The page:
Transit is no longer needed to provide mobility for low-income people, nearly all of whom have access to a car. Instead, it is mainly a subsidy to unions, downtown property owners, and rail contractors.
Featuring Jagadeesh Gokhale, Senior Fellow, Cato Institute; Former Rep. Jim Kolbe, (R-AZ) Senior Transatlantic Fellow, The German Marshall Fund of the United States; and Former Rep. Charles Stenholm (D-TX), Senior Policy Advisor, Olsson Frank Weeda PC.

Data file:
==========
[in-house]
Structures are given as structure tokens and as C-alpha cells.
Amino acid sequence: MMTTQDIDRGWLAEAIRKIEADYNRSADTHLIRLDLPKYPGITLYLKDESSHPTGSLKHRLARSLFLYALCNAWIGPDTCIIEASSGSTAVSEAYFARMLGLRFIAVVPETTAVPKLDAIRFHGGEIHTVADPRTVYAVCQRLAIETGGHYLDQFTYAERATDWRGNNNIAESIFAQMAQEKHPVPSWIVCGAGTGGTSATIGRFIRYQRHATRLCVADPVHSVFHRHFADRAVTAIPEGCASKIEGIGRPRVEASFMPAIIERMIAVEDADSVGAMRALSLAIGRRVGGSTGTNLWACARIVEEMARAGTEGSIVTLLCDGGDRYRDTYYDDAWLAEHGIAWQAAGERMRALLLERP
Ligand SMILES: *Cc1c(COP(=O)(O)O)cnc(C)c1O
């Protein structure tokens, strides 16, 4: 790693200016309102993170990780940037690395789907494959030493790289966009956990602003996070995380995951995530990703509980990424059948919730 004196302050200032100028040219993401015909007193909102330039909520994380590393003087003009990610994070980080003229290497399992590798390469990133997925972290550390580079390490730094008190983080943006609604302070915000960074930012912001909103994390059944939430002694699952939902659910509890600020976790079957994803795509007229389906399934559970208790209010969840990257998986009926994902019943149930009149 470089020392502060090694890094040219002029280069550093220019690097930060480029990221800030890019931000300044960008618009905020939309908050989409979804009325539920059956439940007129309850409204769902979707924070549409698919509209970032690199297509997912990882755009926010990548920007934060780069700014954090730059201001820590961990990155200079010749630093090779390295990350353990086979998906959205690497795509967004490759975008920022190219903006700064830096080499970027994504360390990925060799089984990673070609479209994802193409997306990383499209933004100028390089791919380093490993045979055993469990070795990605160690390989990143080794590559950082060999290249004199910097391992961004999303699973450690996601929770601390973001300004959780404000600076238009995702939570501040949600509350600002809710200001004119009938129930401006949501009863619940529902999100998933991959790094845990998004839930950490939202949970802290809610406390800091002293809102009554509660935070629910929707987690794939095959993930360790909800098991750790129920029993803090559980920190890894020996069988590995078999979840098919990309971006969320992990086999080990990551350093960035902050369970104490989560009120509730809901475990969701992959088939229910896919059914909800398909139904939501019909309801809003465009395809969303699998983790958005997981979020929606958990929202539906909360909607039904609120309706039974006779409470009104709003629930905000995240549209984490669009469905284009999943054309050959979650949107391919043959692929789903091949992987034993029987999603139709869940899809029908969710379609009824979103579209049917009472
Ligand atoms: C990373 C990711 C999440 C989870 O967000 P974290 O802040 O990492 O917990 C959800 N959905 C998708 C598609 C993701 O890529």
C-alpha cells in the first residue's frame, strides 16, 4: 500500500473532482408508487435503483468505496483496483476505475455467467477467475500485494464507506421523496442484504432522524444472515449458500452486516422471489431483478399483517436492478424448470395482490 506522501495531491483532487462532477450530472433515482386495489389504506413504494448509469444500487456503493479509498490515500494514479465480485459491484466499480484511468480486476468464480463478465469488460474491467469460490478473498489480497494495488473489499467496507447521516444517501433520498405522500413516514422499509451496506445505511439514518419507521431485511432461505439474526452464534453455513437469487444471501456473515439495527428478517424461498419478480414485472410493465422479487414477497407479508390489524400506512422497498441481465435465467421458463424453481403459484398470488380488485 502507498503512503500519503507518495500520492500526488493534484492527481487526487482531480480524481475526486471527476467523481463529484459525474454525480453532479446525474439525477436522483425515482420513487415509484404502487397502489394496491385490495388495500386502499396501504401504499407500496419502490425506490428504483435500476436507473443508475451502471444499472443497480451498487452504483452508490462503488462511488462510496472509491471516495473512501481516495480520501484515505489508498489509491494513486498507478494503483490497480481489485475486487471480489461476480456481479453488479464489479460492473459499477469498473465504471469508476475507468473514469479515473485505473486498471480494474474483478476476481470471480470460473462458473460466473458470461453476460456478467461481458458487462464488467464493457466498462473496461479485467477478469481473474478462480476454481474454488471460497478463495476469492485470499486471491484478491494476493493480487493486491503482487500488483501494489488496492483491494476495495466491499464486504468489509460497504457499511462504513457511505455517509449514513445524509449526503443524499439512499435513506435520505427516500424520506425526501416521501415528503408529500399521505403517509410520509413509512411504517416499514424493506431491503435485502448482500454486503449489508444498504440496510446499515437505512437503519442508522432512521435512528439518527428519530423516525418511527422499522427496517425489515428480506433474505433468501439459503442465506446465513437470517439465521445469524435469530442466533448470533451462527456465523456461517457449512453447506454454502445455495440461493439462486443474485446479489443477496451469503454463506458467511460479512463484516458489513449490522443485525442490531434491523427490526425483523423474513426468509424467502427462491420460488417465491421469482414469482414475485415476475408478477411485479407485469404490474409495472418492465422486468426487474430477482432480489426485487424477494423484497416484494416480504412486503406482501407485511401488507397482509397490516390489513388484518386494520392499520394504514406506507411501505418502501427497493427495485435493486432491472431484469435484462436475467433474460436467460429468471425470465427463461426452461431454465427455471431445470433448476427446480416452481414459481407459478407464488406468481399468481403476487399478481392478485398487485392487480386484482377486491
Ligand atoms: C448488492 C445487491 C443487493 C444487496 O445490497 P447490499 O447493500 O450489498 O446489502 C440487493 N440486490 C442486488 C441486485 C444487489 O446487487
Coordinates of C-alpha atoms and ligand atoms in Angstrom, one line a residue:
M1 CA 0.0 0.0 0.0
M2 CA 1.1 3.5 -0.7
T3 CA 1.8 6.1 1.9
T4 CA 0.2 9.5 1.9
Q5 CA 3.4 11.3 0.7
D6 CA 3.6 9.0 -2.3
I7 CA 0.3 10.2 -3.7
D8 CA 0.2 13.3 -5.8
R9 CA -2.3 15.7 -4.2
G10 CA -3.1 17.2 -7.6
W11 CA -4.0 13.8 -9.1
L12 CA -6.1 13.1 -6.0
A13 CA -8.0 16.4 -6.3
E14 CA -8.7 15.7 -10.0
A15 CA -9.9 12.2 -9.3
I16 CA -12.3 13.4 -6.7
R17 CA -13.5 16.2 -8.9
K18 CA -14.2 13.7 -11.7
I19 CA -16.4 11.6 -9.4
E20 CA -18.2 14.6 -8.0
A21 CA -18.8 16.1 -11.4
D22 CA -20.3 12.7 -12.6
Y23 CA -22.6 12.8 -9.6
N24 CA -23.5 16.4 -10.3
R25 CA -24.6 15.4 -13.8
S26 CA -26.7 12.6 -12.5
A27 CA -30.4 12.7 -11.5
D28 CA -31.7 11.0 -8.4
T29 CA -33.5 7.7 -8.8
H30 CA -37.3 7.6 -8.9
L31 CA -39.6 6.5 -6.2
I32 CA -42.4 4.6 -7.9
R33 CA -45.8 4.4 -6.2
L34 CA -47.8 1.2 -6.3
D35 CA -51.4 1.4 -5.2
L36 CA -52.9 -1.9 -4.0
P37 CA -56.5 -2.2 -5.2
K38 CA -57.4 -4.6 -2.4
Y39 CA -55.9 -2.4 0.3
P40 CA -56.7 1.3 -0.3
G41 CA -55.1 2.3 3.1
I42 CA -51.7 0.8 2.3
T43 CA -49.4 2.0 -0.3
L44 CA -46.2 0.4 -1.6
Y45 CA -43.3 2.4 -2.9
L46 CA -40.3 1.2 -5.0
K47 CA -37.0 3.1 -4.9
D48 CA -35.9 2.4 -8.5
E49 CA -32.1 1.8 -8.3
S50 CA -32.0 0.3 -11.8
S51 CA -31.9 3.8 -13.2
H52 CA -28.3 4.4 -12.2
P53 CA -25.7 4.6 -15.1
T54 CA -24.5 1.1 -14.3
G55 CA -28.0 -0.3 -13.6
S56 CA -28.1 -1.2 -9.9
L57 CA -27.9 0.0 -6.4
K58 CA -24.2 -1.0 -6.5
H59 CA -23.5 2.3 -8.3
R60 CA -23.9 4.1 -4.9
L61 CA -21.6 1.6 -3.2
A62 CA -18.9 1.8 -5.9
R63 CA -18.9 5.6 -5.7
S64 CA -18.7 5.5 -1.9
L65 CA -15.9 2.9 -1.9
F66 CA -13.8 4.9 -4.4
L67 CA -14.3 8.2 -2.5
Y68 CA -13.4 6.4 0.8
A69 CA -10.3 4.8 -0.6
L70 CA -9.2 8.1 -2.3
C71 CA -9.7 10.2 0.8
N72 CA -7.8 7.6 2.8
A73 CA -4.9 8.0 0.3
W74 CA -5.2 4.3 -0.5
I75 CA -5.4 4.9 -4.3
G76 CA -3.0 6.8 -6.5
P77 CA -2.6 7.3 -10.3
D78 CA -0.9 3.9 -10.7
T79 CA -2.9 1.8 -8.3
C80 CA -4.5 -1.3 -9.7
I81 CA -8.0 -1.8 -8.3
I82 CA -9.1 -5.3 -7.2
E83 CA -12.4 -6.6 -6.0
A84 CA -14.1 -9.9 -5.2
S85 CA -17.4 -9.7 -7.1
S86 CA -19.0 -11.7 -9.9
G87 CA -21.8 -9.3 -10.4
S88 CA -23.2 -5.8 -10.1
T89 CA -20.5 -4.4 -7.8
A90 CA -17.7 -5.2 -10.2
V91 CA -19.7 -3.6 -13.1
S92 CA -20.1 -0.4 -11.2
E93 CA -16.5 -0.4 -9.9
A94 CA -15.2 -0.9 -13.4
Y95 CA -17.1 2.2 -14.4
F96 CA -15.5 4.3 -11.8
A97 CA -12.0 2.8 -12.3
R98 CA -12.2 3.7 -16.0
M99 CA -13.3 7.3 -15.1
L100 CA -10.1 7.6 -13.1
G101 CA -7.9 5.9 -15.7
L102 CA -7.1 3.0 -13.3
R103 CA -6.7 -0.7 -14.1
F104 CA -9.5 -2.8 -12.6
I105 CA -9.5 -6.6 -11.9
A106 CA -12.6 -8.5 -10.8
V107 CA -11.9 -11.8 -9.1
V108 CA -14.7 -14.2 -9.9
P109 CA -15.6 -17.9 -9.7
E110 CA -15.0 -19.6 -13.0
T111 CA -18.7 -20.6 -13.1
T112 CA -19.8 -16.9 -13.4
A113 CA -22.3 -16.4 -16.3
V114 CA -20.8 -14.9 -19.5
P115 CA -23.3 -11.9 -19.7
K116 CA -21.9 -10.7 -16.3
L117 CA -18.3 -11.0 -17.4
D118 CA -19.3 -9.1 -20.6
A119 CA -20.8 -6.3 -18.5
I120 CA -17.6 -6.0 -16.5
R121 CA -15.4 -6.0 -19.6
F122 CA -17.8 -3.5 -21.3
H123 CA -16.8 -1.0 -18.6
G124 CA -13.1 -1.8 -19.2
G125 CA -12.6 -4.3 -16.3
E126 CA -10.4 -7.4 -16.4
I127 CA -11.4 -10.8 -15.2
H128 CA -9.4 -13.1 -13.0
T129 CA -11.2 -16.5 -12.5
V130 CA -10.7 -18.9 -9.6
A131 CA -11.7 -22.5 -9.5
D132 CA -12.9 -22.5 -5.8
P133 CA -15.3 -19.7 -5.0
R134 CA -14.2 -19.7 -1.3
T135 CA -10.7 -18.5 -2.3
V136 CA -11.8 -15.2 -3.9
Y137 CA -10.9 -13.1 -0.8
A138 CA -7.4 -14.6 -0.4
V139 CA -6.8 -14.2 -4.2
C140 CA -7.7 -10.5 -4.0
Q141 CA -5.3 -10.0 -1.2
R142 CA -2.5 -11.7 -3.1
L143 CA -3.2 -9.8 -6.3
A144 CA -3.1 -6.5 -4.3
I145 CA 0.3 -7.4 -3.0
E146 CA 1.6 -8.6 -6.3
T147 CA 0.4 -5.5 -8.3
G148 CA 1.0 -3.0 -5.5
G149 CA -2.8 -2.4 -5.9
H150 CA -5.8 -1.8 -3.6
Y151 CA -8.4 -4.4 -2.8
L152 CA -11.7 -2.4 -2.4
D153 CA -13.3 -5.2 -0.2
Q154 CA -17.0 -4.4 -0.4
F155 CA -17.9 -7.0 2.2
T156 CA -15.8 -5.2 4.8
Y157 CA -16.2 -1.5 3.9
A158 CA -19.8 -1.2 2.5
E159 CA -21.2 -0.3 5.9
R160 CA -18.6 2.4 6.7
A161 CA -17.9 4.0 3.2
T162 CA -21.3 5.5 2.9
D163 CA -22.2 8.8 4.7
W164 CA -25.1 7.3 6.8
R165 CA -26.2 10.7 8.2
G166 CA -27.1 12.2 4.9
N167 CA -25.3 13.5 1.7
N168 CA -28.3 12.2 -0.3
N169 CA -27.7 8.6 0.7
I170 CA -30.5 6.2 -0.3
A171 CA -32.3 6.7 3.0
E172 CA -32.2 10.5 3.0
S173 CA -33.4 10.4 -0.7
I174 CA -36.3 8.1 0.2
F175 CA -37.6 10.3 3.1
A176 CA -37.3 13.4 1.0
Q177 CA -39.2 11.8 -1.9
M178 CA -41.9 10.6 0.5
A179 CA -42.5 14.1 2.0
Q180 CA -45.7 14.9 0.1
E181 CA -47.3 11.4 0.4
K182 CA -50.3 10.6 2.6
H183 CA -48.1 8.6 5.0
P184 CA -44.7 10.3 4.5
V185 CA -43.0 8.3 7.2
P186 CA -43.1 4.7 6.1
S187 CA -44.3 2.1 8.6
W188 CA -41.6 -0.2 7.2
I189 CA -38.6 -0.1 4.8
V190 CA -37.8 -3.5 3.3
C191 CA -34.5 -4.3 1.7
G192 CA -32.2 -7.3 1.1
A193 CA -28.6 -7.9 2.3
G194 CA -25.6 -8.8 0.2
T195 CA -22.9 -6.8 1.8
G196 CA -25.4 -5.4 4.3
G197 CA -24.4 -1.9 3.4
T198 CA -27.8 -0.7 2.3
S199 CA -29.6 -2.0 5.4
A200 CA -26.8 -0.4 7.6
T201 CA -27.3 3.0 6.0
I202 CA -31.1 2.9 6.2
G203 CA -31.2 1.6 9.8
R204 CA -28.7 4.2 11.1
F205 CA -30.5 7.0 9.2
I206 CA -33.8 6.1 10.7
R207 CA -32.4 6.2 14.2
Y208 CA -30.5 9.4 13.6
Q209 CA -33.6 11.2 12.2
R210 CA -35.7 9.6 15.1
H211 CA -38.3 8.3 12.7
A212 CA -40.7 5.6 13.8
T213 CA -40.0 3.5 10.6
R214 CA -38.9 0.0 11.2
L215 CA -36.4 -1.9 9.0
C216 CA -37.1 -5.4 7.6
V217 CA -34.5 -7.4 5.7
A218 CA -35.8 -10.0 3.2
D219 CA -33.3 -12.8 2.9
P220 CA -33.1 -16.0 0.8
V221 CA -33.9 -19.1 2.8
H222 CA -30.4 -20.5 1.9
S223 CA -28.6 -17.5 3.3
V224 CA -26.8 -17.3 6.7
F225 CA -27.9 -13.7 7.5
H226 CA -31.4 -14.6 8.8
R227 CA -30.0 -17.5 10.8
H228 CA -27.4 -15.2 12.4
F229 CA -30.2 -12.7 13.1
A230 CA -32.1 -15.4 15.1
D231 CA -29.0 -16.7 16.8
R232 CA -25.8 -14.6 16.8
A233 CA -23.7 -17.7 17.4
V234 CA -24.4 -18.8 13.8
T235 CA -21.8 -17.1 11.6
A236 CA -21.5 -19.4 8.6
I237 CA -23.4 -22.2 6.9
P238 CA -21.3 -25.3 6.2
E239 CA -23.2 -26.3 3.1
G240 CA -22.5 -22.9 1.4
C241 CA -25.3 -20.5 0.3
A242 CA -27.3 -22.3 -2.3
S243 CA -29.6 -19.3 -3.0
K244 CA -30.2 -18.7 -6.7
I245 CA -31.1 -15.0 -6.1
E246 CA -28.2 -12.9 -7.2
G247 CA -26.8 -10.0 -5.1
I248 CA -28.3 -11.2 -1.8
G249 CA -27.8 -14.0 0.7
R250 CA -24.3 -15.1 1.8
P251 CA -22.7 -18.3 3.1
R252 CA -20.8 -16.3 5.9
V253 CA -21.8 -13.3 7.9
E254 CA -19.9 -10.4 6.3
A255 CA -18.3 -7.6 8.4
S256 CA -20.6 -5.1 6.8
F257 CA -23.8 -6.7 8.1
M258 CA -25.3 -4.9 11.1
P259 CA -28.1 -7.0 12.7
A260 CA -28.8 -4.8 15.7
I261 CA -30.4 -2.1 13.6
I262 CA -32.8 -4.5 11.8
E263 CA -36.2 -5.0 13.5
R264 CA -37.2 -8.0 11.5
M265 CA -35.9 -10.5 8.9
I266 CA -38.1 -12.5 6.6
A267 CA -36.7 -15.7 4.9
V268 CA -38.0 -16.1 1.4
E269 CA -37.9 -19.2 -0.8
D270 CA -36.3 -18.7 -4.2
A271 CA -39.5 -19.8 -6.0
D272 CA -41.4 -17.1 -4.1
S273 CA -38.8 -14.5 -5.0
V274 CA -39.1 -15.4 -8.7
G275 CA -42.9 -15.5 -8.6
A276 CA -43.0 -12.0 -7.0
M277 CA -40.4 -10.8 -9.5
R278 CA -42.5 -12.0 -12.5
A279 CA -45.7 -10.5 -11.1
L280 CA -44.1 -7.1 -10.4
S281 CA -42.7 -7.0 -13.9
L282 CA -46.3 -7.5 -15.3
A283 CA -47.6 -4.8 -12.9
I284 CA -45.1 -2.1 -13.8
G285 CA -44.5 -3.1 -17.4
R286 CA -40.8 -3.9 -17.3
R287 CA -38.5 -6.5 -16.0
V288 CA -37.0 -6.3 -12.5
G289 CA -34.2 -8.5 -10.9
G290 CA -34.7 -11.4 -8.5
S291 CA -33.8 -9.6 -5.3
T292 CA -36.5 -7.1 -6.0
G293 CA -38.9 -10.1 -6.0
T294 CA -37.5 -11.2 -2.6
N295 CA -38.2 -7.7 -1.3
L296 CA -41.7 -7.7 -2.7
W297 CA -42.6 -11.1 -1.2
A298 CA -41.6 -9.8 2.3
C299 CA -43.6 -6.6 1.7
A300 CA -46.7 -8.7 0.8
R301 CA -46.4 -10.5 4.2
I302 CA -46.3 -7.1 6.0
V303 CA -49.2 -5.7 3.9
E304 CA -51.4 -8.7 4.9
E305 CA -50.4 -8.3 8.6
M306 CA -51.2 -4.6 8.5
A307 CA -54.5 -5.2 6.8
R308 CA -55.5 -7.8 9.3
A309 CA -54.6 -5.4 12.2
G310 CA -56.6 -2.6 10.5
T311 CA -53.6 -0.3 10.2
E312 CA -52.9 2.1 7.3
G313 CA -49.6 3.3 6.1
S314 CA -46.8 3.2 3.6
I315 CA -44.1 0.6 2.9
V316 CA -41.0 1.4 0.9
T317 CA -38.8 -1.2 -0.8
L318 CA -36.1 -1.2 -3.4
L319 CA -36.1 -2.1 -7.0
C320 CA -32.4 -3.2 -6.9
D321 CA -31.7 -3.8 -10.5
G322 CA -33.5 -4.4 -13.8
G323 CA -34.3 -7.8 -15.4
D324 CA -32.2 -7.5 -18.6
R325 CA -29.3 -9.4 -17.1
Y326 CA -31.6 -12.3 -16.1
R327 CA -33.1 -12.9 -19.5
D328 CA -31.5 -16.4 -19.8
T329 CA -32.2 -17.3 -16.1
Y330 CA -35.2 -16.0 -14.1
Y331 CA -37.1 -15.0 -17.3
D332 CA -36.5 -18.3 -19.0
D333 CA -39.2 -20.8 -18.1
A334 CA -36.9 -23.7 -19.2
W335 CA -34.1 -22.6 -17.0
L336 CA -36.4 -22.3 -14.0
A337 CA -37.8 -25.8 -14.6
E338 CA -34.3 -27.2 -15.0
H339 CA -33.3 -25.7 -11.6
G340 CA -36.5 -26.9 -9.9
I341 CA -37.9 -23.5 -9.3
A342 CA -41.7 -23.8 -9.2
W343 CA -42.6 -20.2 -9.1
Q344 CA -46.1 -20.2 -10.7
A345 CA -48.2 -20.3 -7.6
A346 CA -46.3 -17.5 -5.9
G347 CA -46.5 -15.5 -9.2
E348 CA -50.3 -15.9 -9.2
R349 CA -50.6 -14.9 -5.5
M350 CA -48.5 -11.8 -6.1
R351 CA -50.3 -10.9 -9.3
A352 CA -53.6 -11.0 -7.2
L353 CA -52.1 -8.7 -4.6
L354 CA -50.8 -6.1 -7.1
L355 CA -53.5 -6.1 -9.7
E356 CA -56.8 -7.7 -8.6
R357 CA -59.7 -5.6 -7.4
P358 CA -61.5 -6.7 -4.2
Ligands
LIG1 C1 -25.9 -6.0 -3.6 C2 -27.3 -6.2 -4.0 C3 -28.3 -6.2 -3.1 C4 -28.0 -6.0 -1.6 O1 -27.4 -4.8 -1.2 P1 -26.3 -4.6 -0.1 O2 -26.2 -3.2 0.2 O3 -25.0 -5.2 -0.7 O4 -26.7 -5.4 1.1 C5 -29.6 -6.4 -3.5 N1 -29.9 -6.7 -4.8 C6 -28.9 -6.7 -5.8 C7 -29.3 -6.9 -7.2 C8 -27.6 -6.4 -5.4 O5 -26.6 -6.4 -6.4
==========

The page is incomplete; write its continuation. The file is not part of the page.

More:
Experts and practitioners of federal budget policies across the political spectrum recognize that America’s fiscal trajectory is unsustainable — especially because of the effects of changing demographic and economic forces on the finances of entitlement programs such as Social Security and Medicare. Although many recognize that delays make achieving sustainable reforms more difficult, a key requirement for sensible reforms is proper projections and estimates of entitlement program finances. In a new book from the University of Chicago Press, Social Security: A Fresh Look at Policy Alternatives, Jagadeesh Gokhale argues that the government’s methods for estimating the program’s outlook seriously underestimate its imbalance. He develops a more detailed approach and evaluates six reform proposals — two liberal, two centrist, and two conservative — to demonstrate how far they resolve Social Security’s imbalance and who bears the costs under each. Joining him at this event are two coauthors of a centrist reform plan to explain why achieving Social Security reform with broad bipartisan support remains a key national goal and how it can be achieved.